RH: Between Motörhead and your rockabilly outfit the Head Cat, you've covered a number of Berry tracks, including "Let It Rock." What about that track caught your ear?

Lemmy: It's just a good song. And the words are great about the railroad crew, gambling on the tracks and the train comin'. When that came out originally, it was the b-side, I think, of a song called "Go Go Go," which was like really forgettable. It was good in the very lyrical way, but it wasn't a very inspired tune. And then ["Let It Rock"] was on the b-side. It was hurried out when he was in jail – it came out just when he was being released. Then I went to see him in Manchester, I think it was, (or Birmingham) with the Moody Blues. He came over to Britain and toured as soon he'd been released, and he played it that night, so it was great. It's a great song.

RH: That was yet another Berry gift: great b-sides, including some of his more bluesy cuts, like "Wee Wee Hours" and "Deep Feeling"...

Lemmy: I had that [second] album of his, One Dozen Berrys [1958], and I thought every track on that was a standout, which is incredible, because the albums in those days had a lot of filler on them usually. There were a lot of bad b-sides in those days, and Chuck Berry was certainly no slouch in that direction.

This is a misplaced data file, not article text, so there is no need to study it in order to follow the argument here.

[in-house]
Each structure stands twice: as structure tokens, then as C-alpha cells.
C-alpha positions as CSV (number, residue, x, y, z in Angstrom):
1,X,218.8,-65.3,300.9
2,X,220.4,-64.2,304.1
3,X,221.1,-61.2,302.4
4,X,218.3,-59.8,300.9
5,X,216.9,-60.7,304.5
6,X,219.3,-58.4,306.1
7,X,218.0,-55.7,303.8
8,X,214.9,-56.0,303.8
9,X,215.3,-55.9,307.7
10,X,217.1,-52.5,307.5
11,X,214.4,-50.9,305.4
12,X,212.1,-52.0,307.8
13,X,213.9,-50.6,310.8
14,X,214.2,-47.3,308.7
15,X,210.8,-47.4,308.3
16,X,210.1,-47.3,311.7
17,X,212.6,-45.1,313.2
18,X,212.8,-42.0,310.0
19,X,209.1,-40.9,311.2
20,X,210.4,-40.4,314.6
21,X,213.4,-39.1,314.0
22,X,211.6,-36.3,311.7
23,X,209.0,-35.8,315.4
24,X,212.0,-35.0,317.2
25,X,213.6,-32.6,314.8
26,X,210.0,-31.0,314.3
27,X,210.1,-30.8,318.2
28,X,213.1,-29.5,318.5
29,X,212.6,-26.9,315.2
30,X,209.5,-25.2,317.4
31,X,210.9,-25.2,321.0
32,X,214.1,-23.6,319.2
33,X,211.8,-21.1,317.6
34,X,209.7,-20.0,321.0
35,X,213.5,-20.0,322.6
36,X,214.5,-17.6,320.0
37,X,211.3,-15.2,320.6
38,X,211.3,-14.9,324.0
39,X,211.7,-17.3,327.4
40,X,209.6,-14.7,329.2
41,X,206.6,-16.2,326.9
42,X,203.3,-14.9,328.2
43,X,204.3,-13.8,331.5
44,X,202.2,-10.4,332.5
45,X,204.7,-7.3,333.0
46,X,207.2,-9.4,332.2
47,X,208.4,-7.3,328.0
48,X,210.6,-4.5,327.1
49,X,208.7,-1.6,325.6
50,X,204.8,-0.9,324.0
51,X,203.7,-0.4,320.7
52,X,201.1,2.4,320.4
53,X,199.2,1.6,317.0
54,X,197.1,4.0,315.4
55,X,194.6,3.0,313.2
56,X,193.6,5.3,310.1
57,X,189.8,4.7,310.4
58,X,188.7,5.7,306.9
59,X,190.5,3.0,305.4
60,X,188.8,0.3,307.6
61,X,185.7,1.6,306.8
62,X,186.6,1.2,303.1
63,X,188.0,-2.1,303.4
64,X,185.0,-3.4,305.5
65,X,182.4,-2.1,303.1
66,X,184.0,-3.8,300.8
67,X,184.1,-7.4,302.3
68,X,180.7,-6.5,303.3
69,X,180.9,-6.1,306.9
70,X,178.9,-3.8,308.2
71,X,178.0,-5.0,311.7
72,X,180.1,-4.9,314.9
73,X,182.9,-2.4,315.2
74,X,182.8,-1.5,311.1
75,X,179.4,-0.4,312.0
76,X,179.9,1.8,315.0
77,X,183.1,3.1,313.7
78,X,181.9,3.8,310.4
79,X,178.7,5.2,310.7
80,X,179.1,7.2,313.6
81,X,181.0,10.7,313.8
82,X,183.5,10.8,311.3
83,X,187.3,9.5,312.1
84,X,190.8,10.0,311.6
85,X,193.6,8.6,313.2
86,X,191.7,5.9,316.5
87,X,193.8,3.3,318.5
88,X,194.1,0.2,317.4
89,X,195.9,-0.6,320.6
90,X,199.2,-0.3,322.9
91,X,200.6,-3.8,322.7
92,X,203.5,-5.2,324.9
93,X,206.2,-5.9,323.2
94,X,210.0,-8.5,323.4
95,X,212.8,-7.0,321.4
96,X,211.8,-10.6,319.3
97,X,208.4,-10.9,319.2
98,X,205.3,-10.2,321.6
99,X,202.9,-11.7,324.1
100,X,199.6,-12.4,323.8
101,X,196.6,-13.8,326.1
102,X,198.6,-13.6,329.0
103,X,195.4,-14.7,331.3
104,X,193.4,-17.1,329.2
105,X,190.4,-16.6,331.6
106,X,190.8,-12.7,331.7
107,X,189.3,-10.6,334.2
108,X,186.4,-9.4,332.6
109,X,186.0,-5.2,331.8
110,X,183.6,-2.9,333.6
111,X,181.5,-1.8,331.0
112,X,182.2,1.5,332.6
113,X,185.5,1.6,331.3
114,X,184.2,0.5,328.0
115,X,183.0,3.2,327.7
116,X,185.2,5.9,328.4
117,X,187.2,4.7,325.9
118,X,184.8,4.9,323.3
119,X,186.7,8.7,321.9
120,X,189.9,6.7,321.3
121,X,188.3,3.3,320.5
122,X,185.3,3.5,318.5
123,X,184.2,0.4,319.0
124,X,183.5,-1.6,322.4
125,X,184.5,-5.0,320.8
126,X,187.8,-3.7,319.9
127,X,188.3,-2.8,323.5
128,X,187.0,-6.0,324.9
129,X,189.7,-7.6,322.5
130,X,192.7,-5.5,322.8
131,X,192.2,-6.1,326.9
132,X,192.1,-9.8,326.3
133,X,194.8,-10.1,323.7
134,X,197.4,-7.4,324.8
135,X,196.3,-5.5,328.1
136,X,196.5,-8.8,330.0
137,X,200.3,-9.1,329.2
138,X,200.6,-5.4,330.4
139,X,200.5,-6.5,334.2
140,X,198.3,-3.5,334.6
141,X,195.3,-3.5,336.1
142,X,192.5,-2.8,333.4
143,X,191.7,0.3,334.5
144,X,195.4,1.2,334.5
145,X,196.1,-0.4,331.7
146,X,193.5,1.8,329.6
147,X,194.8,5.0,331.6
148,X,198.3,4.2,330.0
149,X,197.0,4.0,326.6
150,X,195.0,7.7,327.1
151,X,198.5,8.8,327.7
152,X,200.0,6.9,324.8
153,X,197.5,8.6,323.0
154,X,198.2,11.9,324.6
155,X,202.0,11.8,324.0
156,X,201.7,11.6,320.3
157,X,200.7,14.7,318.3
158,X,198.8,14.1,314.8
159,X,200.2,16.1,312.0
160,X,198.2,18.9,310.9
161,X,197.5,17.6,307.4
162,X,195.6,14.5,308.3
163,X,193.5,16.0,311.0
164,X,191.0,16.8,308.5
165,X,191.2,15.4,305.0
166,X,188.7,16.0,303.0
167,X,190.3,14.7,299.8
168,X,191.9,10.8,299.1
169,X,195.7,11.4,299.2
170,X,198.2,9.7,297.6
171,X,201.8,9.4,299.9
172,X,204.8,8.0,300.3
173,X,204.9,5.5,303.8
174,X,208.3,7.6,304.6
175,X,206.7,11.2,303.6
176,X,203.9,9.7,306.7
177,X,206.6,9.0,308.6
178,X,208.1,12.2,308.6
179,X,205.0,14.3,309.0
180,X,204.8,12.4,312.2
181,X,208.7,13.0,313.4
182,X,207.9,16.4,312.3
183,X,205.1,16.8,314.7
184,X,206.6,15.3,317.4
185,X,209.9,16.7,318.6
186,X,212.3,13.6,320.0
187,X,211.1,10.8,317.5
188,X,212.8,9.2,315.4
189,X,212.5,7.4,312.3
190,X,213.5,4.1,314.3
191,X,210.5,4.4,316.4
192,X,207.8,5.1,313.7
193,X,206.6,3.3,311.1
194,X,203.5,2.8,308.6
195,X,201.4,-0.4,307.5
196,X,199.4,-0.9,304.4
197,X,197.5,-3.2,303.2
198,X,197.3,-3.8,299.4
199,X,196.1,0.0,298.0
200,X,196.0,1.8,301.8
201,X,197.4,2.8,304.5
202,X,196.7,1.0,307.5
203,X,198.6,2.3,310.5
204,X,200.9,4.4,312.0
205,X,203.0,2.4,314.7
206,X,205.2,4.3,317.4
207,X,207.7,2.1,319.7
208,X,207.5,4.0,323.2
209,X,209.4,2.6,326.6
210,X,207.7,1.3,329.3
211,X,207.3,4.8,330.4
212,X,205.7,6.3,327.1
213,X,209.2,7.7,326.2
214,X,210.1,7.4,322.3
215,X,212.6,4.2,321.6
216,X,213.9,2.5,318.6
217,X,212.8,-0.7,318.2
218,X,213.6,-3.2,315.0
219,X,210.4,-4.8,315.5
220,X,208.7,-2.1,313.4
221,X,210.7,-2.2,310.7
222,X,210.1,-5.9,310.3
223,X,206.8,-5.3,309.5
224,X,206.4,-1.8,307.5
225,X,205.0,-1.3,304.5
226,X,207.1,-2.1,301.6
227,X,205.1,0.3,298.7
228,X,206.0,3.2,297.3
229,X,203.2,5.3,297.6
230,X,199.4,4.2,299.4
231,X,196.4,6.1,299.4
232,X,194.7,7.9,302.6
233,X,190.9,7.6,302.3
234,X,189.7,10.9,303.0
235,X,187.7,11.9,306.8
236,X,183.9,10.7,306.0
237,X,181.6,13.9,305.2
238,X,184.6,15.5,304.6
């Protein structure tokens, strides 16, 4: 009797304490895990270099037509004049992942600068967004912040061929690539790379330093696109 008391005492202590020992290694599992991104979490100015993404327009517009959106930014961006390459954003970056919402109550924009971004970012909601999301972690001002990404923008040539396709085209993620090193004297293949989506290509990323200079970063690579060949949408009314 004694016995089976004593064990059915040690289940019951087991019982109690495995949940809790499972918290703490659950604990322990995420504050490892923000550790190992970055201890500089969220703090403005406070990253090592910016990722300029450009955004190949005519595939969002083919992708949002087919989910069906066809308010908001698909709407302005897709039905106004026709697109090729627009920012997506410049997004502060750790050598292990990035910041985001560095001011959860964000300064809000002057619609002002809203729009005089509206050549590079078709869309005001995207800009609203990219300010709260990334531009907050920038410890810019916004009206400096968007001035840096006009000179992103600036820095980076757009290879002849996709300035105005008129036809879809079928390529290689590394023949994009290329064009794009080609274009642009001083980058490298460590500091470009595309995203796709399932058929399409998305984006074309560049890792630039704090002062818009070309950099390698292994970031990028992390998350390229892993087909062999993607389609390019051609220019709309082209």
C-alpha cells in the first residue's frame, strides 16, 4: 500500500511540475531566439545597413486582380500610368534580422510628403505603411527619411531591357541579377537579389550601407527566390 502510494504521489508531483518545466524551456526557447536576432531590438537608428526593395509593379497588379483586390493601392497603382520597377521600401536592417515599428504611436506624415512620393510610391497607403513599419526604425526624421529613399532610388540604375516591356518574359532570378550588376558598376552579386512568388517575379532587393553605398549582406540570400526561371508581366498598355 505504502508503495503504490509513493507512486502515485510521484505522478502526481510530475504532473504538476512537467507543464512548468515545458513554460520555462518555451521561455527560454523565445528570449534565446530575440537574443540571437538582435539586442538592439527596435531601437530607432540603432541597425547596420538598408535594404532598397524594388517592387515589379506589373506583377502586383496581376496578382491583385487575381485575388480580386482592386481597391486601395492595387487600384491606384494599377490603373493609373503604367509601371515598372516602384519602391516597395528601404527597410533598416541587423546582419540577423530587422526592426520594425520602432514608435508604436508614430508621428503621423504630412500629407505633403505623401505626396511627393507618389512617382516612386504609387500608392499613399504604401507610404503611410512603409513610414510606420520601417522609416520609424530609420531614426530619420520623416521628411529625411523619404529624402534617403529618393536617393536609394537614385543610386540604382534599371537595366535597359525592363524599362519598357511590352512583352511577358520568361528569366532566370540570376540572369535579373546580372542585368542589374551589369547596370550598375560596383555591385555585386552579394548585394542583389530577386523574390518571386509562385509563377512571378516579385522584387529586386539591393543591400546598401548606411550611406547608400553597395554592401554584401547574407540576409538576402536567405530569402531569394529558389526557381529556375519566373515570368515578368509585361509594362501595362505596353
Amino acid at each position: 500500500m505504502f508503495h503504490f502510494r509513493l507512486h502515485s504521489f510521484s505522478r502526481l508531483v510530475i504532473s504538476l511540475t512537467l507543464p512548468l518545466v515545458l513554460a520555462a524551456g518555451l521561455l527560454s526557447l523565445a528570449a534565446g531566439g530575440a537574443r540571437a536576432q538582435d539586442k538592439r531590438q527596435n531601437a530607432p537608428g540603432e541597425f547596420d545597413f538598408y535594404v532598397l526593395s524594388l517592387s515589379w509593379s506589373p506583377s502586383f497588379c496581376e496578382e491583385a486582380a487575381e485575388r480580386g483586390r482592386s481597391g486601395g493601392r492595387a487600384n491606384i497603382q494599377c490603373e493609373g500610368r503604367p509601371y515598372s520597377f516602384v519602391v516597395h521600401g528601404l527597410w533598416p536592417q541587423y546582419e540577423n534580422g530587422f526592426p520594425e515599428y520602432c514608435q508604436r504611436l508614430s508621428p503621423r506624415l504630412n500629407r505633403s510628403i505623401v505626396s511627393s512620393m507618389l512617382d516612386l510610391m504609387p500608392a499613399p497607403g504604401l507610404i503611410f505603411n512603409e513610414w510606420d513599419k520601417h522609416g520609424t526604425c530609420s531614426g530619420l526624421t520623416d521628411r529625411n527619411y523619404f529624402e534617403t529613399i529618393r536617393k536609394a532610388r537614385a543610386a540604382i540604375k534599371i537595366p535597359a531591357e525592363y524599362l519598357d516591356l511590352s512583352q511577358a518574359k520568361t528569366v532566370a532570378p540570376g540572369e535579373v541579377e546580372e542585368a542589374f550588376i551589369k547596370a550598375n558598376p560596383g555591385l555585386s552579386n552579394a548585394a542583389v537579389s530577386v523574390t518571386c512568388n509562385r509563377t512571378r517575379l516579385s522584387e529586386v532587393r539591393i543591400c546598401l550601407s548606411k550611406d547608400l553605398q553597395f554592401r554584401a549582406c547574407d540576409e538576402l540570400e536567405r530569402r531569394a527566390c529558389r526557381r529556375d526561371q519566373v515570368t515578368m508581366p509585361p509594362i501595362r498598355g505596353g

RH: In Lemmy's guide to the galaxy, what does the entry for Chuck Berry read like?

Lemmy: Chuck Berry was a seminal figure in rock and roll, still playing at the age of 86. And a great lyricist and poet. And a great fighter for his rights.

RH: And where would rock and roll be without him?

Lemmy: Nowhere. It took a lot of people to make rock and roll, but he was one of the cornerstones.

RH: Where's rock and roll headed?